Thanks to writing a lot I have currently six books of mine on offer and that starts to be a bit heavy for carrying it in suitcases via public transport, but, oh miracle, I’m more or less driving a car since X-mas, if driving is still a big challenge for me. But, I made it and arrived safely with my two suitcases full of books on Saturday morning. I am not a morning person at all and was thrilled to see whether traffic would be light at 9 a.m. on a Saturday. It is not, which I find very reassuring, no need to get out of bed for driving practice!

I placed my books into the dealer’s room right away, them being: “Dome Child”, “She Should Have Called Him Siegfried”, “To Mix and To Stir”, “Lord of Water”, the anthology “Clones, Fairies & Monsters in the Closet”, and the revised edition of what was formerly “Dark Matters”, now freshly enhanced and re-published under the title “The Glow of the Dark”.

The rest of the day was spent with translating for our formidable GoH Watts san and also with translating a bit at the “Build the World” program. This year we invented a wandering planet that has an alien intelligent core which is off-center and causes weird spinning and highly disturbs the indigenous species of the planet 😉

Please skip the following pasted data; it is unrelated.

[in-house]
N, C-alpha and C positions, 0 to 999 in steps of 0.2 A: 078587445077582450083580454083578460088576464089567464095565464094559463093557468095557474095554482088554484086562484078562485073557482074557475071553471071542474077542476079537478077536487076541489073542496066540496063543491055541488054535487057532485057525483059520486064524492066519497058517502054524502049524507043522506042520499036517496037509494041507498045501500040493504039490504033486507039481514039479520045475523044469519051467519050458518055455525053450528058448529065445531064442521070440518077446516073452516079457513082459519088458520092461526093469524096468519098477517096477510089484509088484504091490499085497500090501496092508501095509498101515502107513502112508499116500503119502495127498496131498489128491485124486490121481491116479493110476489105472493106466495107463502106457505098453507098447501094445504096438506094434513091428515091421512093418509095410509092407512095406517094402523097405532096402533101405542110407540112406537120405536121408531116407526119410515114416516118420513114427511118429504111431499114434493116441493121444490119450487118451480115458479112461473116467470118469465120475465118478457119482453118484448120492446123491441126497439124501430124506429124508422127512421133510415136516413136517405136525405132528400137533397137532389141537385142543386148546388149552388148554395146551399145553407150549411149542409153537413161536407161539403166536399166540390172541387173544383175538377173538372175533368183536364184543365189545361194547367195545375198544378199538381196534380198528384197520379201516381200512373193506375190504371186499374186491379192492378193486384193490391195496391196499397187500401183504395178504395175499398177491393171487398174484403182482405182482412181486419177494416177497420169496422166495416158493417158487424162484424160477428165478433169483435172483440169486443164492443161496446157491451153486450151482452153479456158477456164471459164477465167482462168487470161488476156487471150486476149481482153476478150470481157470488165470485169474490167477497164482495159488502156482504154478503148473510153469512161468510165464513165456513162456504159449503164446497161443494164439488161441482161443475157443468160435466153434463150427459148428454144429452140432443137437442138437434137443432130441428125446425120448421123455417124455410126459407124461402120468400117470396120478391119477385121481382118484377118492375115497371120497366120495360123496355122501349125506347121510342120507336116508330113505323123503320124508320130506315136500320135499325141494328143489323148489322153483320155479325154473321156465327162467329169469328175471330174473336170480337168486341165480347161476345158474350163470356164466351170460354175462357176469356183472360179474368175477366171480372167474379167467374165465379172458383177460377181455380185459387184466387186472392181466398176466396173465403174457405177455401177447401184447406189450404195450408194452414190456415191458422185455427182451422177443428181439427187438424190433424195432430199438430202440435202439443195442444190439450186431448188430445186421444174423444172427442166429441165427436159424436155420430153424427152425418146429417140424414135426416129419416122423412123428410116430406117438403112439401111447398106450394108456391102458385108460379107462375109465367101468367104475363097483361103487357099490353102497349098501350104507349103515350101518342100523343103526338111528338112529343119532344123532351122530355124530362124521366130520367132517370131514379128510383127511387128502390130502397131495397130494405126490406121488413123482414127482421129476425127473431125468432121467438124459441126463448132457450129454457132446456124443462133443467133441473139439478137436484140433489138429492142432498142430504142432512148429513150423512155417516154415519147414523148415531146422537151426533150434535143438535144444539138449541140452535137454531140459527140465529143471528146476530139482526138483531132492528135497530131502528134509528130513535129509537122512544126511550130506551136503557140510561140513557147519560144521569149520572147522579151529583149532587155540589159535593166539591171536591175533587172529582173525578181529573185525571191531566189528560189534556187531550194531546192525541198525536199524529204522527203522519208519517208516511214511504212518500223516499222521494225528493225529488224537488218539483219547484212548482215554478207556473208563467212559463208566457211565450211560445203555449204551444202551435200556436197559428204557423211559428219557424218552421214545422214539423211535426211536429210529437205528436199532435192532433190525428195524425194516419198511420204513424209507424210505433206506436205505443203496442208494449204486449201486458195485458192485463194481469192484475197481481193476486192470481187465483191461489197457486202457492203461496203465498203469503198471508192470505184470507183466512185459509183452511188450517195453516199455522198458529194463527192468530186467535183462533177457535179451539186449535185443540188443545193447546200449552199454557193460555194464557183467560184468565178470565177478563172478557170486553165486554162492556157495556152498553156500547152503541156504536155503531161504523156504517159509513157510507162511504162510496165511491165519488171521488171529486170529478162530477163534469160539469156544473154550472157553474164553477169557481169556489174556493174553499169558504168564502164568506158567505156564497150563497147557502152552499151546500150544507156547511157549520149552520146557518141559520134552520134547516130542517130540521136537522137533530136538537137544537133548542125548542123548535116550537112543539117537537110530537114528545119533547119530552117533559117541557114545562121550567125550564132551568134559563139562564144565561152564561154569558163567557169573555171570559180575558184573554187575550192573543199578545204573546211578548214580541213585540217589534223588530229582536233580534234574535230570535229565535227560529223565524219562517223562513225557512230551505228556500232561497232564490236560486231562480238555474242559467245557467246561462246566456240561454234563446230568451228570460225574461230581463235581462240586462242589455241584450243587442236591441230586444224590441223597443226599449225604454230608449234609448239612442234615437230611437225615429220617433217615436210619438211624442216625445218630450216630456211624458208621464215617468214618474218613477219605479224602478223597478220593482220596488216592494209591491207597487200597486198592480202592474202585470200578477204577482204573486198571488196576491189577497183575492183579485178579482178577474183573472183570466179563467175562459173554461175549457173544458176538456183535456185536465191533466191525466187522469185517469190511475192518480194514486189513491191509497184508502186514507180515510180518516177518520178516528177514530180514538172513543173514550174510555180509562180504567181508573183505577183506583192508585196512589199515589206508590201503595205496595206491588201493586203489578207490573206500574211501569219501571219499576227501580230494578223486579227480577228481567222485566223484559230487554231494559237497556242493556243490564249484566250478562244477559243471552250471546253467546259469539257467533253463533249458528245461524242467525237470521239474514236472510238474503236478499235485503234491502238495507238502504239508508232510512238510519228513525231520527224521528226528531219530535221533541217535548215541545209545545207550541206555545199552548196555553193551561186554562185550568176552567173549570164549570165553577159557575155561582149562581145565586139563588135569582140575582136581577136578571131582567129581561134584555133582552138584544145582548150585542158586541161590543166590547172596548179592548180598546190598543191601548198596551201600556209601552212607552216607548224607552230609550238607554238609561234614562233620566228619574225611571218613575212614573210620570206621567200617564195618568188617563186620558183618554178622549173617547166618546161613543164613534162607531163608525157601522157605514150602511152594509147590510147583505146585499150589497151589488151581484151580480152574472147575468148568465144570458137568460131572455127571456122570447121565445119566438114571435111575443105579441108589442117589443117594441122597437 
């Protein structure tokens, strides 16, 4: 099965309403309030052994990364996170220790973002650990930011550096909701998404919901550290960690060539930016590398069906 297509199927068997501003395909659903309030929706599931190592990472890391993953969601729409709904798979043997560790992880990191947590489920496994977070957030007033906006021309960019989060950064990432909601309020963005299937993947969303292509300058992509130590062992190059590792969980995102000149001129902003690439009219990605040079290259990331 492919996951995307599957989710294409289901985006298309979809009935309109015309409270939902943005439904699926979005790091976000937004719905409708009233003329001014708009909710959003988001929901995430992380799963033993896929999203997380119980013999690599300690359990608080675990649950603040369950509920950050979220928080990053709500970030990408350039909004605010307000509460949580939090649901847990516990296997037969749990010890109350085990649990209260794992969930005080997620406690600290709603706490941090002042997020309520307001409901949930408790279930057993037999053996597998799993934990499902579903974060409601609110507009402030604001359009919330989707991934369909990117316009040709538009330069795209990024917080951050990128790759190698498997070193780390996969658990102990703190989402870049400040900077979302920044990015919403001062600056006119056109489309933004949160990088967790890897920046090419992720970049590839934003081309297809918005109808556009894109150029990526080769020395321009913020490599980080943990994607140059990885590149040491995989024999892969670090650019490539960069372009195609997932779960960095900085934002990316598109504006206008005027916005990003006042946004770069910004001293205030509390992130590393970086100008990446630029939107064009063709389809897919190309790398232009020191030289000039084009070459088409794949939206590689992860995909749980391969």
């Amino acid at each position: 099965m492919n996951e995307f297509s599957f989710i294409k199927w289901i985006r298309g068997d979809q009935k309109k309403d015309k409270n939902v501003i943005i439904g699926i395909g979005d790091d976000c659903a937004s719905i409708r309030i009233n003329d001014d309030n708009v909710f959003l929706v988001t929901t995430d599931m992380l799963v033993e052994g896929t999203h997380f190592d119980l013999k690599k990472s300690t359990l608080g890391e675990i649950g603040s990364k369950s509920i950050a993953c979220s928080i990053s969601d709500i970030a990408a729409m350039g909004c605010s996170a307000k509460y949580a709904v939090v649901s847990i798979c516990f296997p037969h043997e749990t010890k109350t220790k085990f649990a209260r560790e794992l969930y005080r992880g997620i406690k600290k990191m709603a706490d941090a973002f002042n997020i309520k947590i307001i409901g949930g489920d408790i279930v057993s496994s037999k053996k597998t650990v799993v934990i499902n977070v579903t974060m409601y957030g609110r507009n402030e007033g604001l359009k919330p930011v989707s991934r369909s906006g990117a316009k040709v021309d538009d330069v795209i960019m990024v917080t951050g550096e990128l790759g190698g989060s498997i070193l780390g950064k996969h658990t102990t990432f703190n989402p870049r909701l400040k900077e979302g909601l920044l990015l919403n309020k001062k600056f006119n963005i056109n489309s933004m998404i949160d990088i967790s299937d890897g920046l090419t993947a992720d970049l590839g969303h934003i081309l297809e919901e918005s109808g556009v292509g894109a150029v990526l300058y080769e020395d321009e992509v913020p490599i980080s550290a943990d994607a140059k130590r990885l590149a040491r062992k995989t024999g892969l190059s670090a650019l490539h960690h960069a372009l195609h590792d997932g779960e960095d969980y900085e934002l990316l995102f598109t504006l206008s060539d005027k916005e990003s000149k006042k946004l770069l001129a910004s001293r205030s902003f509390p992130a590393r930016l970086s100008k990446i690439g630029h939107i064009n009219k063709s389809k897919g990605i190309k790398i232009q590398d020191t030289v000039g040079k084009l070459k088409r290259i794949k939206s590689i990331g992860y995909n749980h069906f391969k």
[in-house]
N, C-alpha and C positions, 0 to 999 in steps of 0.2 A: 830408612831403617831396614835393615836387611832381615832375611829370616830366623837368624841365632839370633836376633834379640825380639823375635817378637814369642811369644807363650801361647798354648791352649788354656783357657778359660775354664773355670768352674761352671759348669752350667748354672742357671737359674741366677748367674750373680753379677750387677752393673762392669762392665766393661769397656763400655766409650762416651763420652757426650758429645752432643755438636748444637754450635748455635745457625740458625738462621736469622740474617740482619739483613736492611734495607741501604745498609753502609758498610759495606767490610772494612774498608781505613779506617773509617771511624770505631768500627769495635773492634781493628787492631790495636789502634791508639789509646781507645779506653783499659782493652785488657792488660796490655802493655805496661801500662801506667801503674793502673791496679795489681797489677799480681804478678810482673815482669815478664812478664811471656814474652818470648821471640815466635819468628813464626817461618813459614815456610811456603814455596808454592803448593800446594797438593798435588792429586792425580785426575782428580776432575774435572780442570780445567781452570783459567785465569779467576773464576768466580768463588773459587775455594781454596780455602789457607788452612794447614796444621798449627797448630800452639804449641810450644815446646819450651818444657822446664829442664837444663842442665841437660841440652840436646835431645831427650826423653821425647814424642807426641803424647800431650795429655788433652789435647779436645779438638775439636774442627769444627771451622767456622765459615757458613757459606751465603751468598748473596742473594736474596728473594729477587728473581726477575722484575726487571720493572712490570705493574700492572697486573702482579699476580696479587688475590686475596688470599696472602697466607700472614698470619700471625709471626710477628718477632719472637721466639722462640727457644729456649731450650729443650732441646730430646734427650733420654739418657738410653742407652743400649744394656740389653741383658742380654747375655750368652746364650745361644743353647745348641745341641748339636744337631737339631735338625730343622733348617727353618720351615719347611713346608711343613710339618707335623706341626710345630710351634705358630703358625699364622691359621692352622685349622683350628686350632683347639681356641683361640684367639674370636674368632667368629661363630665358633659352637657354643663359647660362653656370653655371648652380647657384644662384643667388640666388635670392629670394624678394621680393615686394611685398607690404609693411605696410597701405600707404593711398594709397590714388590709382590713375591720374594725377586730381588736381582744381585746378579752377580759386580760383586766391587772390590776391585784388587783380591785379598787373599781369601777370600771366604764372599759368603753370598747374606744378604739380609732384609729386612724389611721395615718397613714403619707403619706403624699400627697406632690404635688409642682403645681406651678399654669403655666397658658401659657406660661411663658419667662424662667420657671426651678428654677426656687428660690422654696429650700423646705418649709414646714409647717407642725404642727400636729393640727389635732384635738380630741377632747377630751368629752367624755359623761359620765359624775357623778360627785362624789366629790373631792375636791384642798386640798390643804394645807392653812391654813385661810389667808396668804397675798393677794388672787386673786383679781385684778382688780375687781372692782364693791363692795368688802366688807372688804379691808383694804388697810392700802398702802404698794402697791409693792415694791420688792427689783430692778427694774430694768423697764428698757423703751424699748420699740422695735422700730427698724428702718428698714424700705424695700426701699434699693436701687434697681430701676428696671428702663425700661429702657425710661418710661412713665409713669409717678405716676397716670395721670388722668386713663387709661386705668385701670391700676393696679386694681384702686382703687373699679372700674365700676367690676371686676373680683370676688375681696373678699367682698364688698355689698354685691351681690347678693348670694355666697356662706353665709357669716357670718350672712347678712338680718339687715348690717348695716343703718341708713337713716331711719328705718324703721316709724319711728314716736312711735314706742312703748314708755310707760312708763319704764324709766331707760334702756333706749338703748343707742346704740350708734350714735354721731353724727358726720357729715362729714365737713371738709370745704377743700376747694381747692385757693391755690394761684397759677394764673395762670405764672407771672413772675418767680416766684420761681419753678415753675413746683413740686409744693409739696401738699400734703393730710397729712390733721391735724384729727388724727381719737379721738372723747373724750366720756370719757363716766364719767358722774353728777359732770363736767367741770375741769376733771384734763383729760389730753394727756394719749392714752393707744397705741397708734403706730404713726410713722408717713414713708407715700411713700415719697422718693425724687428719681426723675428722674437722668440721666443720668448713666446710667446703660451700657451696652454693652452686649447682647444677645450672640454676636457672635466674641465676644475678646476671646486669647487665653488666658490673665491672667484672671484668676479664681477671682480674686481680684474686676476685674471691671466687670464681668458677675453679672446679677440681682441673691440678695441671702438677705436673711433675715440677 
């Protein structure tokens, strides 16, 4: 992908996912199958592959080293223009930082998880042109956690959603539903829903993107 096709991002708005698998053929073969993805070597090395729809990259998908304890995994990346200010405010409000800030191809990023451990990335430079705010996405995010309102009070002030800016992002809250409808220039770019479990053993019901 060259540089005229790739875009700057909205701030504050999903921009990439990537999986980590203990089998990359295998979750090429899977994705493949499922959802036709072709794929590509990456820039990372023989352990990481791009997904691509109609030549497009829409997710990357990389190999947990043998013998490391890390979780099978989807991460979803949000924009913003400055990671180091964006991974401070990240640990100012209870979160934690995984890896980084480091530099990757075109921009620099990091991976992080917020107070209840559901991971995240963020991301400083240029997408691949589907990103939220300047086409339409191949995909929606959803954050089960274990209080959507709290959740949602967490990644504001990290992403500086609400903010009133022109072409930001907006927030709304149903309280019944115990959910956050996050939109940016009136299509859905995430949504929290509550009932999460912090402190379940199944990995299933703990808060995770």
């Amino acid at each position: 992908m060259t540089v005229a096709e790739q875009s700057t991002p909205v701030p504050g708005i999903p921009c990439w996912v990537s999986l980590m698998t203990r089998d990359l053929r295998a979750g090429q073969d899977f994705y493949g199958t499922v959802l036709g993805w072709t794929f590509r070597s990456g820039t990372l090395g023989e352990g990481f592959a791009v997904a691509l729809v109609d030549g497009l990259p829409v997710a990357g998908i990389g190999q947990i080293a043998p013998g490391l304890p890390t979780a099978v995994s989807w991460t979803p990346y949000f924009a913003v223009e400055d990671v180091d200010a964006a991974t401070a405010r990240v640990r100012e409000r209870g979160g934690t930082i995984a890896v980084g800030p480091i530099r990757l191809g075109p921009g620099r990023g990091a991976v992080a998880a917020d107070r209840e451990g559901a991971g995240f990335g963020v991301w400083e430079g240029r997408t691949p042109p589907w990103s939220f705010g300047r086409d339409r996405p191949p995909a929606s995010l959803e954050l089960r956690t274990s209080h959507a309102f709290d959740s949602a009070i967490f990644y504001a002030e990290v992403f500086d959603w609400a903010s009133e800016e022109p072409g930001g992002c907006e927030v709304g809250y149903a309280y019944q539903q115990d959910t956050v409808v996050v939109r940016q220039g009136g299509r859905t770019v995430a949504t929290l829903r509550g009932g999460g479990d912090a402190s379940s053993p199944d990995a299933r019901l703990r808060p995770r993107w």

The day ended with the GoH party and for me with driving home again 20 km including traffic jam thanks to an accident with police and fire-brigade on my route 🙁

The next morning meant a slightly more relaxed driving for me thanks to now knowing the route to the convention venue, but at the gate happened what I had feared. The Sanpia guard man said I have to remove the car from their grounds after the convention is over and need to park somewhere else for the “dead dog” party (the party at the end of a con for the staff , usually with GoH participation). The “dead dog” party was supposed to be held at a restaurant close to the hotel where the GoH stayed, right behind Kawasaki station with no suitable parking far and wide.

Anyway, it was also the day of my two seminars and between lots of translating I held my “indie vs. traditional publishing” program. It was already the third round for this program and I discussed the good and bad points of self-publishing vs. small presses and elusive big presses with the audience.
Next up was my reading. Unfortunately the iBook program on my iPad with the galley proof of my not yet released second Dark Quest Books novella “That One Minute” kept on crashing and I gave up on recording this reading 🙁
The reading for “To Mix and To Stir” went better, since the book is on Kindle and I’ll be uploading it to YouTube soon (if it’s any good, that is. I haven’t checked the recording yet).